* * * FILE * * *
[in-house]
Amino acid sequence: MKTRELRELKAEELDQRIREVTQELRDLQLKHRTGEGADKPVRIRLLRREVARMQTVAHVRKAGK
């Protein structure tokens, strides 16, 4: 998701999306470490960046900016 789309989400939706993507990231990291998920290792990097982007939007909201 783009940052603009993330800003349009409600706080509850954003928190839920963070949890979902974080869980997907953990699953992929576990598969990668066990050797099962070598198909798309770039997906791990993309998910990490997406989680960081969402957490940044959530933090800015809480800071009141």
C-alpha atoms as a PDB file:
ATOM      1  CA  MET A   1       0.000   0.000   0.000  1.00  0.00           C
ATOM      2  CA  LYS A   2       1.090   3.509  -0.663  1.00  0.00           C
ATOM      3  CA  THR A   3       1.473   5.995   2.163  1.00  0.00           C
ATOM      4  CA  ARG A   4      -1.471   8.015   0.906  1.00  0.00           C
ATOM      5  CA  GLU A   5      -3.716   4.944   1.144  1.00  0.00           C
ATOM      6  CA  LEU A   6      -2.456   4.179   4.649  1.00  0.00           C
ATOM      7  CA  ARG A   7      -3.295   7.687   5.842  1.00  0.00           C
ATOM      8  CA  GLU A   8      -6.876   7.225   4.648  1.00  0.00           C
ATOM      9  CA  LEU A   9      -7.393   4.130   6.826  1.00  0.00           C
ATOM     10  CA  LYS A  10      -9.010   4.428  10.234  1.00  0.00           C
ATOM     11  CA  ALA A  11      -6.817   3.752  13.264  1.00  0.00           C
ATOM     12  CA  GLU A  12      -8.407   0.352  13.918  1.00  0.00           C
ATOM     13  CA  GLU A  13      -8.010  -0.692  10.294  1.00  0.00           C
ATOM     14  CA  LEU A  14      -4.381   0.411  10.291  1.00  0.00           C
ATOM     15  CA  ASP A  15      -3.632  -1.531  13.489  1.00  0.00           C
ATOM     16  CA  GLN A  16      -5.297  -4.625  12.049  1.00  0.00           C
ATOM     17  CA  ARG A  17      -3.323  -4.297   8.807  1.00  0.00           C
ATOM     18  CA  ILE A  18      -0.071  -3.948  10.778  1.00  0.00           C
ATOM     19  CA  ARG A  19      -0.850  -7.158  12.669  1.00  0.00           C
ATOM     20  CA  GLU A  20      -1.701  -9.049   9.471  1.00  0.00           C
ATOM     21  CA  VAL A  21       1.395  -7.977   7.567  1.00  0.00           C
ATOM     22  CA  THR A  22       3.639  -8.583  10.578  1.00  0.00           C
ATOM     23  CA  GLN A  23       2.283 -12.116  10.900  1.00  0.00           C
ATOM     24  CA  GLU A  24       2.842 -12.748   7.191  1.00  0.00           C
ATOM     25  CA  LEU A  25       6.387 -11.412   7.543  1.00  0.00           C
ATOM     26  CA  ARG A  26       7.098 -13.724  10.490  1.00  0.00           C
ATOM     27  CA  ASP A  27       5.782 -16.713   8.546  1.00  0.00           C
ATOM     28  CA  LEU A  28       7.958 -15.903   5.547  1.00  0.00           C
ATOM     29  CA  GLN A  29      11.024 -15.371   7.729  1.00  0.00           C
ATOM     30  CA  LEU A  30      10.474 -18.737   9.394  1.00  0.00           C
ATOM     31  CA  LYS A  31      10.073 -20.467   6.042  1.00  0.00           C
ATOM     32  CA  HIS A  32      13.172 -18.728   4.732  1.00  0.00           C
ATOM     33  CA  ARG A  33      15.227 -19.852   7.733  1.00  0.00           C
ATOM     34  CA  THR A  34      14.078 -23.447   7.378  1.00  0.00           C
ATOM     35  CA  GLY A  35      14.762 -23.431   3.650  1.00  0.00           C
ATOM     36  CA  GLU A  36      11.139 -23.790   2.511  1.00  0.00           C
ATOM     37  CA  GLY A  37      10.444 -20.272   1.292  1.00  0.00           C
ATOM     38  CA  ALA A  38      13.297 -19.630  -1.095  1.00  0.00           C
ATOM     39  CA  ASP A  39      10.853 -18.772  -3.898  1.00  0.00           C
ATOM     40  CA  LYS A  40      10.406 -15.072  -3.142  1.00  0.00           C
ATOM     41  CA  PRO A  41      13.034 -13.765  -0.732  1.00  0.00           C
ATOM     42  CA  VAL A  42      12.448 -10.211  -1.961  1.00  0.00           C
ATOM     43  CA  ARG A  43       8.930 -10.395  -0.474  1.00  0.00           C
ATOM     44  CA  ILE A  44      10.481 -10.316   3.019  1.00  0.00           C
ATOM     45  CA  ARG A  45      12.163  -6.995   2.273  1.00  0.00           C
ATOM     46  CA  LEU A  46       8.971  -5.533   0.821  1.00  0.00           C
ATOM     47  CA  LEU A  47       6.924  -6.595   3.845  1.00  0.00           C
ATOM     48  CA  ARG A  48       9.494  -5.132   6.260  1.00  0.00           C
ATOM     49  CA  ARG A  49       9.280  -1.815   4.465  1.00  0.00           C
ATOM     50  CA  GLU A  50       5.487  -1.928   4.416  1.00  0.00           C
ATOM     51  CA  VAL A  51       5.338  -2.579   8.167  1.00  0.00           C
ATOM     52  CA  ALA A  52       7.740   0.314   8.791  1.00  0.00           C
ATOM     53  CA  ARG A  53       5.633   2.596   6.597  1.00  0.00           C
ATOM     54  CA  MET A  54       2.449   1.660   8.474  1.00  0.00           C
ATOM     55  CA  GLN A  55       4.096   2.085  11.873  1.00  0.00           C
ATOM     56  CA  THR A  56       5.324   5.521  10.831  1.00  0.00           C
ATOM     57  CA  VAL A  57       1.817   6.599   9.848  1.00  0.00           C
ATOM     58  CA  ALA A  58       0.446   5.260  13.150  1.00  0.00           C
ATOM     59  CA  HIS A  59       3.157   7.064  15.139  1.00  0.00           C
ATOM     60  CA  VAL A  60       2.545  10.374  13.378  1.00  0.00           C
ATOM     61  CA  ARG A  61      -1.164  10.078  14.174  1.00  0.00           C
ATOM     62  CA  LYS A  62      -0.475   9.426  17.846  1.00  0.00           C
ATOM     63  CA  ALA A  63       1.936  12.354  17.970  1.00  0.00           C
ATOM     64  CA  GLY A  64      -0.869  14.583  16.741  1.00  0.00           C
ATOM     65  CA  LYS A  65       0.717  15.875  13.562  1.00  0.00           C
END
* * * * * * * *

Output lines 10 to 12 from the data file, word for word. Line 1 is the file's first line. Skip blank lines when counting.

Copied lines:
ATOM      6  CA  LEU A   6      -2.456   4.179   4.649  1.00  0.00           C
ATOM      7  CA  ARG A   7      -3.295   7.687   5.842  1.00  0.00           C
ATOM      8  CA  GLU A   8      -6.876   7.225   4.648  1.00  0.00           C